I found a wonderful site tonight that should give writers and poets plenty to think about and possibly to write about. Twenty-Five of the best poetry writing prompts had me making notes by those listed so I can write a poem or a story that the prompt uncovered deep in my mind.

Visit this site and let me know if you found anything that jolted a memory or an image for you.

One of my poems was accepted yesterday for publishing in April during the Poetry Parade on The editor, Jayne Jaudon Ferrer has gone a great job with this site.

She says: This site exists for one purpose only: to help dispel the ugly myth that poetry is boring. Granted, a lot of poetry is boring, but you won't find it here. At Your Daily Poem, you'll find poetry that is touching, funny, provocative, inspiring, and surprising. It may punch you in the gut, it may bring tears to your eyes, it may make you laugh out loud, but it most assuredly will not bore you.

If you subscribe, you will receive a poem sent to you daily. 
Go the Archives of Your Daily Poem. Under the Bs in authors you will find my name.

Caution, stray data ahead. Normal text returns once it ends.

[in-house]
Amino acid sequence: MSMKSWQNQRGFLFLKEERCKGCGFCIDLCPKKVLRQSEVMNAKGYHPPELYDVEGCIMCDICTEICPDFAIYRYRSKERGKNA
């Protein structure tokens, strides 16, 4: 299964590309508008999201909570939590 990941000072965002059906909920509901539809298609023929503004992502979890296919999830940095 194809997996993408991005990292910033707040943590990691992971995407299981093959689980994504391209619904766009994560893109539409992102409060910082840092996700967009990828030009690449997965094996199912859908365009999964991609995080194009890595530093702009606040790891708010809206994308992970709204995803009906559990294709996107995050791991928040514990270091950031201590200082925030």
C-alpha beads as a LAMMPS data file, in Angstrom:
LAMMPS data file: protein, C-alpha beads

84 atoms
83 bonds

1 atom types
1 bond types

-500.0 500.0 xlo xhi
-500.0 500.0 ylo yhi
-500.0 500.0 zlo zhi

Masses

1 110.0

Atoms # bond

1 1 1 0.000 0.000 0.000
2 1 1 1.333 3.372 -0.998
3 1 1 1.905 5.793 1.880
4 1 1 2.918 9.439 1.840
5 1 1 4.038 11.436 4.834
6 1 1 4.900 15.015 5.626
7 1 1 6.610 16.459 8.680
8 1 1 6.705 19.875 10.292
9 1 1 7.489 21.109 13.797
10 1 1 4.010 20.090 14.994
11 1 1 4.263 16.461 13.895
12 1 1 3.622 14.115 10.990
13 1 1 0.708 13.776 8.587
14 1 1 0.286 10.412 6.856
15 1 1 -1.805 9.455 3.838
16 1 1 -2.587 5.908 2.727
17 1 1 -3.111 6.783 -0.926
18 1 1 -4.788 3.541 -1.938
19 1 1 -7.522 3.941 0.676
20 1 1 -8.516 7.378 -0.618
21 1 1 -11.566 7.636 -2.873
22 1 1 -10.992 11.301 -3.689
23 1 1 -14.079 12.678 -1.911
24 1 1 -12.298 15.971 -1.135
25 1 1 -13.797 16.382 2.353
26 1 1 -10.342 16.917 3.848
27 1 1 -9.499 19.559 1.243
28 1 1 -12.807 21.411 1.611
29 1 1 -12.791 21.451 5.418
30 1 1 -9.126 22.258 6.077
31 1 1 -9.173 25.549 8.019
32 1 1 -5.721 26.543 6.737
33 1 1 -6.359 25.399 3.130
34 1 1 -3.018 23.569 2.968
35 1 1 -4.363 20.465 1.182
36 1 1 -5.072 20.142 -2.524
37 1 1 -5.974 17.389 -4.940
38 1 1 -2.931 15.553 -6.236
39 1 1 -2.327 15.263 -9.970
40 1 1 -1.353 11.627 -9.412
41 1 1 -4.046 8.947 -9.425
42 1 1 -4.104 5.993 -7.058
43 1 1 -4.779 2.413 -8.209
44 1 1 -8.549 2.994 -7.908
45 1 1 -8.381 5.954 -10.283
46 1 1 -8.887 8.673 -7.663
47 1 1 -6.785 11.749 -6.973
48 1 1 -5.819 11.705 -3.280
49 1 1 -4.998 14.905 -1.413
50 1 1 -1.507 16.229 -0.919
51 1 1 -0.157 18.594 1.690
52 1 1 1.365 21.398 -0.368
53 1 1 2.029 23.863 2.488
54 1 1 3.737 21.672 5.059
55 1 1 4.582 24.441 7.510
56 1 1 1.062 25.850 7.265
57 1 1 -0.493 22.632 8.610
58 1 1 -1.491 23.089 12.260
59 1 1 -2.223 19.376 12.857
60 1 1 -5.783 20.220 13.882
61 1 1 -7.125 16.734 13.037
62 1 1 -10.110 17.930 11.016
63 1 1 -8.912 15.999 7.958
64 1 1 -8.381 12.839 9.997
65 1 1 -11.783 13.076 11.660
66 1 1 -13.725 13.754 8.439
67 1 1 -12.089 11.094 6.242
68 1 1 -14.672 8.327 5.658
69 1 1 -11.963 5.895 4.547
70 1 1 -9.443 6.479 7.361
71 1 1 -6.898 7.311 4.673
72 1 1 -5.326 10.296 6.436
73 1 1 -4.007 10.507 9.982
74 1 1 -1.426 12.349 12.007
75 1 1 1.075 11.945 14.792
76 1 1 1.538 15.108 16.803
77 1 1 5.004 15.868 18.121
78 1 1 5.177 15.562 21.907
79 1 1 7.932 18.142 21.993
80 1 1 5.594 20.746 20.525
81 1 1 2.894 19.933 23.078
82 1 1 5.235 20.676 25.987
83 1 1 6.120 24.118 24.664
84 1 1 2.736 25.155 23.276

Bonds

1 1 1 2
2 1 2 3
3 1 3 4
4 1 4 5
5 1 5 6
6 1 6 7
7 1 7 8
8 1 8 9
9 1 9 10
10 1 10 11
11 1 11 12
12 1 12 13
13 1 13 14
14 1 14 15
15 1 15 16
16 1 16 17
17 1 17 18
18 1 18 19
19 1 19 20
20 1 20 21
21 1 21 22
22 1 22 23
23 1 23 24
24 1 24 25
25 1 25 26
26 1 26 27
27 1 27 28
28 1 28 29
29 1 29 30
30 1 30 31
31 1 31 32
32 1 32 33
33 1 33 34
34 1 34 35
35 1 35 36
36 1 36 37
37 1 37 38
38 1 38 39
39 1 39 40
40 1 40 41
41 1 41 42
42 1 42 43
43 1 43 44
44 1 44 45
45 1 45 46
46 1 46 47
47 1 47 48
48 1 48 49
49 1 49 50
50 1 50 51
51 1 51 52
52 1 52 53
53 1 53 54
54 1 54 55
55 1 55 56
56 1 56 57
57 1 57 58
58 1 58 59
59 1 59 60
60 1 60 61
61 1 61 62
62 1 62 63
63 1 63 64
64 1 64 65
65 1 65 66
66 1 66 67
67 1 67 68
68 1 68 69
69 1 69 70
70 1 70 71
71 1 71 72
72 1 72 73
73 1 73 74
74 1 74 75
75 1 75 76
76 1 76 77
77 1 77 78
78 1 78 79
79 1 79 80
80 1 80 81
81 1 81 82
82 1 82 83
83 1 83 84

Read other poems by me that were published and sent out to subscribers of Your Daily Poem. If you are a poet, think about sending one of your poems to Jayne at

Wednesday, January 2, 2019

What Should be My Word for 2019?

Last year I chose a word for the year. I printed it and posted it in several places in my house where I saw it every day. My word was


I know I have a big problem staying with a task until it is finished. I have been told that my house is evidence of this issue. My dining room table is covered right now with papers--papers pertaining to four or more tasks I started but have not finished. But next week, I will focus on those tasks and complete them.

I am contemplating what my word for this year should be
First I have to decide what I want to accomplish this year. I always have such grand plans for the next twelve months that I over-schedule myself. Then I suffer with physical pain from lack of rest and being too stimulated mentally to sleep well. I absolutely make myself sick. My sister, Gay, can attest to this. 

I know others have this same problem. Some of them are my good friends. Owning a home takes so much of our time and finances. I have been making a mental list of what has to be done to my house this spring. My deck needs repairs and painting.

My health is uppermost in my planning for the next twelve months.I will begin with physical therapy and go on to water exercises as I try to deal with fibromyalgia and other concerns that have no name. I already incorporate massage therapy and chiropractic care in my regimen. That takes way too much of my time.